This week’s wine news: A warning for those depending on the Baby Boomers to rescue the wine business, plus Total Wine appeals to the Supreme Court, and hard seltzer outsells vodka
• Pointed language: How is this for telling the wine business what’s what? “So if your wine clubs are full of people between the ages of 55 and 75, and you’re just trying to grind those guys to death in the last few years, be thinking about that transition.” That’s the blunt warning from a top wine analyst, speaking at a recent wine trade show. Robert Eyler told his audience that the wine business has not been able to convince Millennials to drink wine. Hence, given the aging of the Baby Boomers, who still support the market, the wine business could be in big trouble.
• Bring on the Supremes: Retailer Total Wine, struck down in Connecticut for challenging the state’s minimum pricing law, will appeal to the Supreme Court. This case, if accepted by the court, has the potential to further upset three-tier following this summer’s Tennessee retailer decision. Total is arguing that Connecticut’s pricing laws are no different from an illegal price-fixing conspiracy, since everyone knows the prices ahead of time and no one can deviate them from them.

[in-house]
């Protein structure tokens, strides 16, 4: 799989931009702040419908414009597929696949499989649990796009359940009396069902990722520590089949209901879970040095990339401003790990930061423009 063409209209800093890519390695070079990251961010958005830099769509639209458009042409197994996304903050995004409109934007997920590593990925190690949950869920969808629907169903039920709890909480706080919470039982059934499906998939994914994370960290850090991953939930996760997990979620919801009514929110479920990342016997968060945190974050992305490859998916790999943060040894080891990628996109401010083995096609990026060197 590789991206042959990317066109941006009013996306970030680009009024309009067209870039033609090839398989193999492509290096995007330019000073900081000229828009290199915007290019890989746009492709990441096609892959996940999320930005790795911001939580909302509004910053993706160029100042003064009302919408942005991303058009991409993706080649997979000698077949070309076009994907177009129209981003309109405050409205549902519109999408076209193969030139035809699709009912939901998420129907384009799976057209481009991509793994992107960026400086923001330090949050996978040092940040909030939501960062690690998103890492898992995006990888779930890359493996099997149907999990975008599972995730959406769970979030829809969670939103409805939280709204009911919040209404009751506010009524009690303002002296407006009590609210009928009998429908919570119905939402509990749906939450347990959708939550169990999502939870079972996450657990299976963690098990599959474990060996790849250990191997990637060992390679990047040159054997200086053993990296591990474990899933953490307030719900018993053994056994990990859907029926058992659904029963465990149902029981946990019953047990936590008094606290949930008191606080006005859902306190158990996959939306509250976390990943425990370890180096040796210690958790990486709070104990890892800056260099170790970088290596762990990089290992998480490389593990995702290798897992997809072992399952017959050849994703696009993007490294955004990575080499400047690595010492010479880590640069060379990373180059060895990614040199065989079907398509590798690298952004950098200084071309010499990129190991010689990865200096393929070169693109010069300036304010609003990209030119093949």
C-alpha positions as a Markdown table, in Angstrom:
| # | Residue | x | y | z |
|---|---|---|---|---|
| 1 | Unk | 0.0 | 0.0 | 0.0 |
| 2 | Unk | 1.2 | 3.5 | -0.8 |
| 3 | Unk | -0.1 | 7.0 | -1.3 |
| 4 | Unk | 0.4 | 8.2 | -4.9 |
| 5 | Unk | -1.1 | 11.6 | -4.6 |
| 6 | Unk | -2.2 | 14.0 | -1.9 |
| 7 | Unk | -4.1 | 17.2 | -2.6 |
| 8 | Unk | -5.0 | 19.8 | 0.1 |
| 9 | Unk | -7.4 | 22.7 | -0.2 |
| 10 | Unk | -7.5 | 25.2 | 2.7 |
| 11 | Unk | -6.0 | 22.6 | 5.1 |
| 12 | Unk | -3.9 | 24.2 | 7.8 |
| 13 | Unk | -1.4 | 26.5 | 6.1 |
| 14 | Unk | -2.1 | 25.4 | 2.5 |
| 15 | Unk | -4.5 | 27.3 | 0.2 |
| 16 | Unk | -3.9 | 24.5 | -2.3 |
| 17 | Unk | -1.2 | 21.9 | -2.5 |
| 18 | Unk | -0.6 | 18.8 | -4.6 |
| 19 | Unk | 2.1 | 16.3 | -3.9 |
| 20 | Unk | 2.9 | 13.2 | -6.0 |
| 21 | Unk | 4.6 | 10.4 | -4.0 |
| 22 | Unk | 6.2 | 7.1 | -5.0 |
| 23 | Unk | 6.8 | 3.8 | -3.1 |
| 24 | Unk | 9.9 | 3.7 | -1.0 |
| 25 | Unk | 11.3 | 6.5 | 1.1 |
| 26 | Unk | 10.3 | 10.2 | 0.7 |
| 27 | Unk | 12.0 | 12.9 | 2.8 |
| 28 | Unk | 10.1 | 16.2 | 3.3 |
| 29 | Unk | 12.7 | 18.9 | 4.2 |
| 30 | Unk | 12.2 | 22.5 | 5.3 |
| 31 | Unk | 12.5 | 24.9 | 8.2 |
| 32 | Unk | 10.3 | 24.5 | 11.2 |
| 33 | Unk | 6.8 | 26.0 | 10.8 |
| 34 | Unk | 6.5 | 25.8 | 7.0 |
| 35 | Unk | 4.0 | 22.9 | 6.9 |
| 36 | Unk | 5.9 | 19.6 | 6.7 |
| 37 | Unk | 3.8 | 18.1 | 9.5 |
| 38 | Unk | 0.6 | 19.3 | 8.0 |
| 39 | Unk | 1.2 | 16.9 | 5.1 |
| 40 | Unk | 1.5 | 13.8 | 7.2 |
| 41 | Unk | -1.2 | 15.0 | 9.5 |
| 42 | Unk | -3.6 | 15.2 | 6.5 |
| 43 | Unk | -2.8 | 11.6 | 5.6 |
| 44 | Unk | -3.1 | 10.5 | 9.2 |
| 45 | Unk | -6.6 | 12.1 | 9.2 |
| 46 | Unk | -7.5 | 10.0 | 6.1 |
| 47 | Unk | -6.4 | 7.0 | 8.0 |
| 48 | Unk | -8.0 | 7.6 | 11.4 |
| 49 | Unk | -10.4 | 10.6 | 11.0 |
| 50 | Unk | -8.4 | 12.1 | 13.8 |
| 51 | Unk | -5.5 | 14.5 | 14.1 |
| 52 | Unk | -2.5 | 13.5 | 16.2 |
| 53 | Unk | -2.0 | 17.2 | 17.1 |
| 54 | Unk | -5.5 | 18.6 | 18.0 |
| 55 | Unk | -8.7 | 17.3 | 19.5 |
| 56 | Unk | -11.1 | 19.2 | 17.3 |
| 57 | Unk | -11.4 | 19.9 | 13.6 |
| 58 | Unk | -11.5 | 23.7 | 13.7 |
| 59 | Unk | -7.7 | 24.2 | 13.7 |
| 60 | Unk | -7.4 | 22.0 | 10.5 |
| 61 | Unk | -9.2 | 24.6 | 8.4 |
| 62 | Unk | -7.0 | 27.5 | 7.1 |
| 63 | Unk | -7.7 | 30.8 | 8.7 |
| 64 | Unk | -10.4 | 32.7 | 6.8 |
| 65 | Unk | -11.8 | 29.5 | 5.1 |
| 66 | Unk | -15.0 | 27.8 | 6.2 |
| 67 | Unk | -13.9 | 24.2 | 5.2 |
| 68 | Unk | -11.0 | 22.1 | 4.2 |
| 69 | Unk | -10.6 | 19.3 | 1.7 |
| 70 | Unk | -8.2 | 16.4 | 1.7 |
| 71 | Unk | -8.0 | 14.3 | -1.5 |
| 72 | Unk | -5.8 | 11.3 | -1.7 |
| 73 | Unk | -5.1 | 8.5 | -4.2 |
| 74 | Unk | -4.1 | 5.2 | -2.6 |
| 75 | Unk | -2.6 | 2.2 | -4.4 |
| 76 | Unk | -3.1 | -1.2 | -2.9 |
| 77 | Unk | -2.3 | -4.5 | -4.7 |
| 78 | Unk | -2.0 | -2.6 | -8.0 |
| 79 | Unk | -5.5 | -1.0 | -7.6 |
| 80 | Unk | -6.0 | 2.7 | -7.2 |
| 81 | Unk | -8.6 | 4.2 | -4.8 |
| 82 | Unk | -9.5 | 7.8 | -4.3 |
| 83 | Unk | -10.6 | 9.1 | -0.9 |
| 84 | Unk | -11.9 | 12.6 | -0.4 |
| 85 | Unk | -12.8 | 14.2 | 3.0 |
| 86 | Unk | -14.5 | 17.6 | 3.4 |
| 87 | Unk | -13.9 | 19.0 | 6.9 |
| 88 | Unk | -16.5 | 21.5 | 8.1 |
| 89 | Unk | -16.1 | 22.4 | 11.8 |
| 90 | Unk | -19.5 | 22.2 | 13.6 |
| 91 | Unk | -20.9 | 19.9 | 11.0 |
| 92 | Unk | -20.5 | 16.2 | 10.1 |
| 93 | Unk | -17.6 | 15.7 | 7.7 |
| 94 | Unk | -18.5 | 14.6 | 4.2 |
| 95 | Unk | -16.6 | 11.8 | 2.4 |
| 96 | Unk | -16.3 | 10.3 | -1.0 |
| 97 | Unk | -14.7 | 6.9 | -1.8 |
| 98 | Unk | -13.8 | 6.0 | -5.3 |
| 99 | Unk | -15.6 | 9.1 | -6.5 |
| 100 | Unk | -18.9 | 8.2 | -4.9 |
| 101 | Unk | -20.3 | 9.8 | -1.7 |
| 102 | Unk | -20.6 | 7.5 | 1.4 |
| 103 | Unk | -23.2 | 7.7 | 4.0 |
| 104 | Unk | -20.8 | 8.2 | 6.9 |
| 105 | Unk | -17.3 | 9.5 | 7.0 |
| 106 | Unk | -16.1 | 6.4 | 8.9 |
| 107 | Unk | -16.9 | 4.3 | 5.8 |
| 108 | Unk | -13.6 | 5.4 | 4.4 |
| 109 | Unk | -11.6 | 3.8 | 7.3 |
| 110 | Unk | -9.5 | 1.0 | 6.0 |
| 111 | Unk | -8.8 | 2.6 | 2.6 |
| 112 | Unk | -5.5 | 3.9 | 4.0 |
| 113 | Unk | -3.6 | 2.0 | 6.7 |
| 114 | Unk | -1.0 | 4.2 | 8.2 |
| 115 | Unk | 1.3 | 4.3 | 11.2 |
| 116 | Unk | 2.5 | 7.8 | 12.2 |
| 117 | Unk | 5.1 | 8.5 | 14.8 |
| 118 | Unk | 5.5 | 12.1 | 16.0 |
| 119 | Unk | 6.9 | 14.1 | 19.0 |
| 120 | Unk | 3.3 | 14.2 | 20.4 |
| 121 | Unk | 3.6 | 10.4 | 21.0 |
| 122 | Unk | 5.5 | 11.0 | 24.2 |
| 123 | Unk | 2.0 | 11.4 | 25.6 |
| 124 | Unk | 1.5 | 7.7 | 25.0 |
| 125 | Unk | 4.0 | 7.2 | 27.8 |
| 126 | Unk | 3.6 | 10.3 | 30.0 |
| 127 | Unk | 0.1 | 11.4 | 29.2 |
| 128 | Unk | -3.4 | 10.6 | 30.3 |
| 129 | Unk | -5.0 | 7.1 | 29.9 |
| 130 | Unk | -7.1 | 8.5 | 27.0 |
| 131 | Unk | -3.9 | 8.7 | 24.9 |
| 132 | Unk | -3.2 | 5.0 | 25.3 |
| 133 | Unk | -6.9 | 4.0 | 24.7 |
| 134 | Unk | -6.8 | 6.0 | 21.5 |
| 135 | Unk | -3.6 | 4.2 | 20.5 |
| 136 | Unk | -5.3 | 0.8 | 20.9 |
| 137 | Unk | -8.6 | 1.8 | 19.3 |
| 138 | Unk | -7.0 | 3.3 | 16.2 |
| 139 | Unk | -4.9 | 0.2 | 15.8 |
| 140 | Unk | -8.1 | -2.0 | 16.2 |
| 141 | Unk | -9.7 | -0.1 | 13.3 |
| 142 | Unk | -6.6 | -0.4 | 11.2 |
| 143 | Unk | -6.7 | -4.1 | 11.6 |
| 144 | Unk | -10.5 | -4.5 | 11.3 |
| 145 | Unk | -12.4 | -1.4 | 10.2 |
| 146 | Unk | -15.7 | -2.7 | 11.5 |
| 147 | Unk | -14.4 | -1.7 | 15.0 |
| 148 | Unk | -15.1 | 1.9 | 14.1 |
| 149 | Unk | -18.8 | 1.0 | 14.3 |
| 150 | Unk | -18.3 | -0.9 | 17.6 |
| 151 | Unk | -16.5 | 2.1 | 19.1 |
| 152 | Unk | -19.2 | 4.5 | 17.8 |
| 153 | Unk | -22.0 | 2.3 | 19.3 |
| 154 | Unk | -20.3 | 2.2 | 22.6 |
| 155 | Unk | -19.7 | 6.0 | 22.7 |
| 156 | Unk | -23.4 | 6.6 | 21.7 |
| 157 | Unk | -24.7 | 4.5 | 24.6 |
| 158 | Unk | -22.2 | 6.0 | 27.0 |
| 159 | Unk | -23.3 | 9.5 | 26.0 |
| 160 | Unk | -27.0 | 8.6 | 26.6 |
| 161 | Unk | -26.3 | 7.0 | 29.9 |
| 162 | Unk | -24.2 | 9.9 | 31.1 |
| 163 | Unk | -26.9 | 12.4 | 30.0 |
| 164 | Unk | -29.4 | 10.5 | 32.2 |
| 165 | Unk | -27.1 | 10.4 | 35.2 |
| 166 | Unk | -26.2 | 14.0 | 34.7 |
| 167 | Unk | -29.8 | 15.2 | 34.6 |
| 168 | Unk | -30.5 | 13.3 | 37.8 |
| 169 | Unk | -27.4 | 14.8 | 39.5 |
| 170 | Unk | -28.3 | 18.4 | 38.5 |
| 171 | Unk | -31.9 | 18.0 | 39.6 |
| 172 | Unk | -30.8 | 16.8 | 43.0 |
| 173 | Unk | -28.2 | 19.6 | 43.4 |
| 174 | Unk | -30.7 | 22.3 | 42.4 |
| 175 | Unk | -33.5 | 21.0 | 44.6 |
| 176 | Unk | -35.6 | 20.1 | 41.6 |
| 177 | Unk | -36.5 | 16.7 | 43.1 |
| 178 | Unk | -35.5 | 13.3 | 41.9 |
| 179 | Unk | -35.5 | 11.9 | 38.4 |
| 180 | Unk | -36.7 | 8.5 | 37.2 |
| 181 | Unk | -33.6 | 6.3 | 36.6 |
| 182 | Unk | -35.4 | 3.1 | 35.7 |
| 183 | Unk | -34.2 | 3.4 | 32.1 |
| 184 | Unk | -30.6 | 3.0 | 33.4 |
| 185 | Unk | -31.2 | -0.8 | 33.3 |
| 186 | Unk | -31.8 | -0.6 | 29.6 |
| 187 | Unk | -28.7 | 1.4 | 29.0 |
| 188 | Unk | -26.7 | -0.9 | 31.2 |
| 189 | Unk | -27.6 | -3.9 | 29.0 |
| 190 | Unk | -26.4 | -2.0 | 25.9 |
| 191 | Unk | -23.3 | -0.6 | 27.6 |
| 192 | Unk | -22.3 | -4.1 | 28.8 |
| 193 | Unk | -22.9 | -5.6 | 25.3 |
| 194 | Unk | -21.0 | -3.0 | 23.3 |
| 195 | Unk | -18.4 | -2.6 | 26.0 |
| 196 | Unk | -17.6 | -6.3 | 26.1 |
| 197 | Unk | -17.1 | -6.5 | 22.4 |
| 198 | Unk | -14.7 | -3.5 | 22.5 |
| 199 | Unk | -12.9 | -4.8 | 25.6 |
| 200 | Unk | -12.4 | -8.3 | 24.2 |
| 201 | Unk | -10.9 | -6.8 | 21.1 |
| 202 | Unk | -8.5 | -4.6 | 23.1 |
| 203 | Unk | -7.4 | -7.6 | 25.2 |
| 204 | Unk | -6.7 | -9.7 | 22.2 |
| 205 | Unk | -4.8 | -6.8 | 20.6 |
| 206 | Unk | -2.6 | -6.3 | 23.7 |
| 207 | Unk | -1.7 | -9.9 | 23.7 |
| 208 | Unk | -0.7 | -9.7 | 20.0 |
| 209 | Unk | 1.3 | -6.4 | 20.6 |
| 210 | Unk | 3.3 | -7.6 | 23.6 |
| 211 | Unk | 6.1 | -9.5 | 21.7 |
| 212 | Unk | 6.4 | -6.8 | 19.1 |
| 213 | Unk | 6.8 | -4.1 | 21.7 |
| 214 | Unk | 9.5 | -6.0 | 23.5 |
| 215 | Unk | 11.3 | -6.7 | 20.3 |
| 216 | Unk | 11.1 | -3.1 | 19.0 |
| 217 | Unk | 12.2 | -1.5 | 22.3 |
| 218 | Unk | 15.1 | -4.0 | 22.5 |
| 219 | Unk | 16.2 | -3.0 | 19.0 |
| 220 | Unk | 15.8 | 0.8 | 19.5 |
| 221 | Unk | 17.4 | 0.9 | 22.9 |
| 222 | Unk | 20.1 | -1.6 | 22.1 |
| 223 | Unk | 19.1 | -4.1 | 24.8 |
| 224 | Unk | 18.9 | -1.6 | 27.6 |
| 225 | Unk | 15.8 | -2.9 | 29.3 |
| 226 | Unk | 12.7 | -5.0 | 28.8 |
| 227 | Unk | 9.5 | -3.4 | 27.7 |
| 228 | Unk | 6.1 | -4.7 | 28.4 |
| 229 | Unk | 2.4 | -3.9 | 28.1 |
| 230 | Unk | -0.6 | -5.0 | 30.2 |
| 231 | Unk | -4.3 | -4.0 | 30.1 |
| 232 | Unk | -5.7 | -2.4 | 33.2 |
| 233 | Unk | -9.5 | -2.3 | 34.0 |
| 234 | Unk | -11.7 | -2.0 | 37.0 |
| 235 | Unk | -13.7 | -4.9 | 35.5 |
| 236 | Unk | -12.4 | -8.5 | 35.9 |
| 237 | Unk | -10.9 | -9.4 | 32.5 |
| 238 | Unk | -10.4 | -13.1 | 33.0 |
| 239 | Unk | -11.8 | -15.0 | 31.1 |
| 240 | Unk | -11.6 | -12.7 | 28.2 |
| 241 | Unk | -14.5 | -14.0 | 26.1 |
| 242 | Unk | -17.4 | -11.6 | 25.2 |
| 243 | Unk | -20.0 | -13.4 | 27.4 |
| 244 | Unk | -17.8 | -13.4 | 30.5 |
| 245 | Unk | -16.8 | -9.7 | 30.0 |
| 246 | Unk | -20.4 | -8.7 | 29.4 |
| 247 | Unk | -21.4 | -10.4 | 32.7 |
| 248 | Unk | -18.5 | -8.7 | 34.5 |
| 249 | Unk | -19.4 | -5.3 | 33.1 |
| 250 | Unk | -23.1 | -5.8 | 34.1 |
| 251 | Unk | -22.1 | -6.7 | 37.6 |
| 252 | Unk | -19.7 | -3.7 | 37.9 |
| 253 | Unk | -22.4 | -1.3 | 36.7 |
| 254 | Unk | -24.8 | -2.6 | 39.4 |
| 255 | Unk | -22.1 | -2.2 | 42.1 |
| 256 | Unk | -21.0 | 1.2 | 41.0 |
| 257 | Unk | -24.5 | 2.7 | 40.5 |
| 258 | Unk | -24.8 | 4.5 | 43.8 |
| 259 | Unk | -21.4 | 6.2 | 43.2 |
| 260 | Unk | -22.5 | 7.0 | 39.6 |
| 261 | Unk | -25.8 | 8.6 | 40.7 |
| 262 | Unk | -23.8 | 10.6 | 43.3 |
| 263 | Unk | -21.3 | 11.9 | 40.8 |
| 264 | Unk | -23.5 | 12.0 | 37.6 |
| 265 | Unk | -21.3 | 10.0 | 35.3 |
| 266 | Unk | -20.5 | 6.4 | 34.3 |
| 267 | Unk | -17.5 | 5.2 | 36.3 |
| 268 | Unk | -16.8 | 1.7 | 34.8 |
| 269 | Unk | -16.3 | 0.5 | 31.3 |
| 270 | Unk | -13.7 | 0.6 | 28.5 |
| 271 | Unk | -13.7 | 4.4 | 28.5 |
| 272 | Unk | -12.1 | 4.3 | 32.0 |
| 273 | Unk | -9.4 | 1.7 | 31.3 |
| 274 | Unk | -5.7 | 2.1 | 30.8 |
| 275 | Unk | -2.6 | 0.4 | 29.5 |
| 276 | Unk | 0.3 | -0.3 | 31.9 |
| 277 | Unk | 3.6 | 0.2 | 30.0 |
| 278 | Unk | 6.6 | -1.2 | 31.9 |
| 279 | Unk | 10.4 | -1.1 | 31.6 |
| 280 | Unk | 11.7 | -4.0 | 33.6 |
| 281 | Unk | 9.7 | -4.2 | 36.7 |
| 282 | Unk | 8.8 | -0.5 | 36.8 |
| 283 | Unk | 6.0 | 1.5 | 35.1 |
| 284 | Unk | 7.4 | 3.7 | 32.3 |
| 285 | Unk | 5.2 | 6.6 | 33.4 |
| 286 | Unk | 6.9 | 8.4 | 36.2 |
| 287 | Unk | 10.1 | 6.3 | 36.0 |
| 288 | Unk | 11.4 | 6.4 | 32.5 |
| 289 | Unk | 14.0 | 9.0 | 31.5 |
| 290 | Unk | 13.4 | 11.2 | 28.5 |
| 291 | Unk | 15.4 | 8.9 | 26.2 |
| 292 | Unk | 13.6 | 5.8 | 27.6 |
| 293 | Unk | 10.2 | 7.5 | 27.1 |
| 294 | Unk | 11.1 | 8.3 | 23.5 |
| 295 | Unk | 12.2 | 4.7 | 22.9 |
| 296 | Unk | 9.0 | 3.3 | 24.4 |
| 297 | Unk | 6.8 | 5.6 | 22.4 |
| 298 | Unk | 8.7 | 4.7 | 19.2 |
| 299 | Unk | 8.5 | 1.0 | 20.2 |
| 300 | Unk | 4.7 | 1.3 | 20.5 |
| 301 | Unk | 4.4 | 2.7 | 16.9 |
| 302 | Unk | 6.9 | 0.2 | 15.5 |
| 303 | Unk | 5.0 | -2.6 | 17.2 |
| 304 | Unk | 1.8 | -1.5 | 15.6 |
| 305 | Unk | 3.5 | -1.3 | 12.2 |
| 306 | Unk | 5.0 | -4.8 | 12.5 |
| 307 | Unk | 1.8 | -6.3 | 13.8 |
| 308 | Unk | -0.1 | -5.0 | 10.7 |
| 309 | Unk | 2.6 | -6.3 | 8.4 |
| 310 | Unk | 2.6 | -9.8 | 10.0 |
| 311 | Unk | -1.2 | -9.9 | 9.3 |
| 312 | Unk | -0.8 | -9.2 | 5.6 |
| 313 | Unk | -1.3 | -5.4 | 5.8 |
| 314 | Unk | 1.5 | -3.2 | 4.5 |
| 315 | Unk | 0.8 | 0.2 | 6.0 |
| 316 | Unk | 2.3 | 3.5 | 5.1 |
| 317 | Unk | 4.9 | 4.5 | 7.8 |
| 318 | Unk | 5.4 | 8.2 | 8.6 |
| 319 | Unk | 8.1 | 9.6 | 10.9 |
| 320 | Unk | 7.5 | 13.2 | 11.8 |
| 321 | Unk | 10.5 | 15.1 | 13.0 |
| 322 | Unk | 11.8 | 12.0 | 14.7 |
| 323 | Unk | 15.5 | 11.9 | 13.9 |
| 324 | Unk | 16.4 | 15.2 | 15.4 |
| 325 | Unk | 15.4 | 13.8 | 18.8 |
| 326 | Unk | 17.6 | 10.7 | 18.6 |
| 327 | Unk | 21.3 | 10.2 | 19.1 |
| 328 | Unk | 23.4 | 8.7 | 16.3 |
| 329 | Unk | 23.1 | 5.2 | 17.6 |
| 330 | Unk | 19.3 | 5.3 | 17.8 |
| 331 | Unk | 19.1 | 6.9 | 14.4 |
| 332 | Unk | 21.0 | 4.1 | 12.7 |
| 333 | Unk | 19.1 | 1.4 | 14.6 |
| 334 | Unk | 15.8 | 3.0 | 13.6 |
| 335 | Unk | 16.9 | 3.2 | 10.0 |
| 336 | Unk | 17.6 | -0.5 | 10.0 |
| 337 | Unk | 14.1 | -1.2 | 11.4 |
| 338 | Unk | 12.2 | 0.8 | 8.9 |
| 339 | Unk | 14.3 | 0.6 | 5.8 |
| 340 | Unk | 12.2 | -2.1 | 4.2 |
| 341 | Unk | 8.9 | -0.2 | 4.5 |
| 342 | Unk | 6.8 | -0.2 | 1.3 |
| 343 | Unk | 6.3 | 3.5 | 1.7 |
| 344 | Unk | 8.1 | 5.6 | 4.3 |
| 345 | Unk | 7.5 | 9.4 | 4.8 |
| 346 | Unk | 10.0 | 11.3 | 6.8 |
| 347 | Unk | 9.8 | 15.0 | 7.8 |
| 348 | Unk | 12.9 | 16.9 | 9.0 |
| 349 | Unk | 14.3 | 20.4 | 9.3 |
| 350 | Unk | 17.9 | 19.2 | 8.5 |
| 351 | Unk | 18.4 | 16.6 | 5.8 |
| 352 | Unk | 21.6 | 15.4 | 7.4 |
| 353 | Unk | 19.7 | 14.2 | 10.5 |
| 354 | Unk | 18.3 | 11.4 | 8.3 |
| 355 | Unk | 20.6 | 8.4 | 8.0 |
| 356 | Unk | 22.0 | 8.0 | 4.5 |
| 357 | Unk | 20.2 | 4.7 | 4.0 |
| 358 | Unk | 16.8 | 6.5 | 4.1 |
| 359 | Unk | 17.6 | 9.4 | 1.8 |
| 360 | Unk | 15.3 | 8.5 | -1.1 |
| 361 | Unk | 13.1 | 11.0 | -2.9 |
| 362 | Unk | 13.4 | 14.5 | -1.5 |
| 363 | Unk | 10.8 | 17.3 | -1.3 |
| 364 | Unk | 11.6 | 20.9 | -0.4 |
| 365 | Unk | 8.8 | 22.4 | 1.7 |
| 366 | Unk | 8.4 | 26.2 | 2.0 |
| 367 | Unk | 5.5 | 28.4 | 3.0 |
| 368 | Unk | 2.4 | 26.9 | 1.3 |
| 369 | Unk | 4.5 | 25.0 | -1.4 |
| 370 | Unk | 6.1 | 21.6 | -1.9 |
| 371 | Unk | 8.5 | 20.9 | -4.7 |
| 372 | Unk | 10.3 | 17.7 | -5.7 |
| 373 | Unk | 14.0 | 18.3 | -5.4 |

• Still growing: Hard seltzer, those cheap, easy to drink, low alcohol products like Truly and White Claw, account for some 2.6 percent of the U.S. booze market – more than vodka, the best-selling spirit. That’s triple the share from a year ago, according to a recent report. That works out to about 82 million cases – almost 10 times the amount of Barefoot sold in 2018, which is the top selling U.S. wine brand.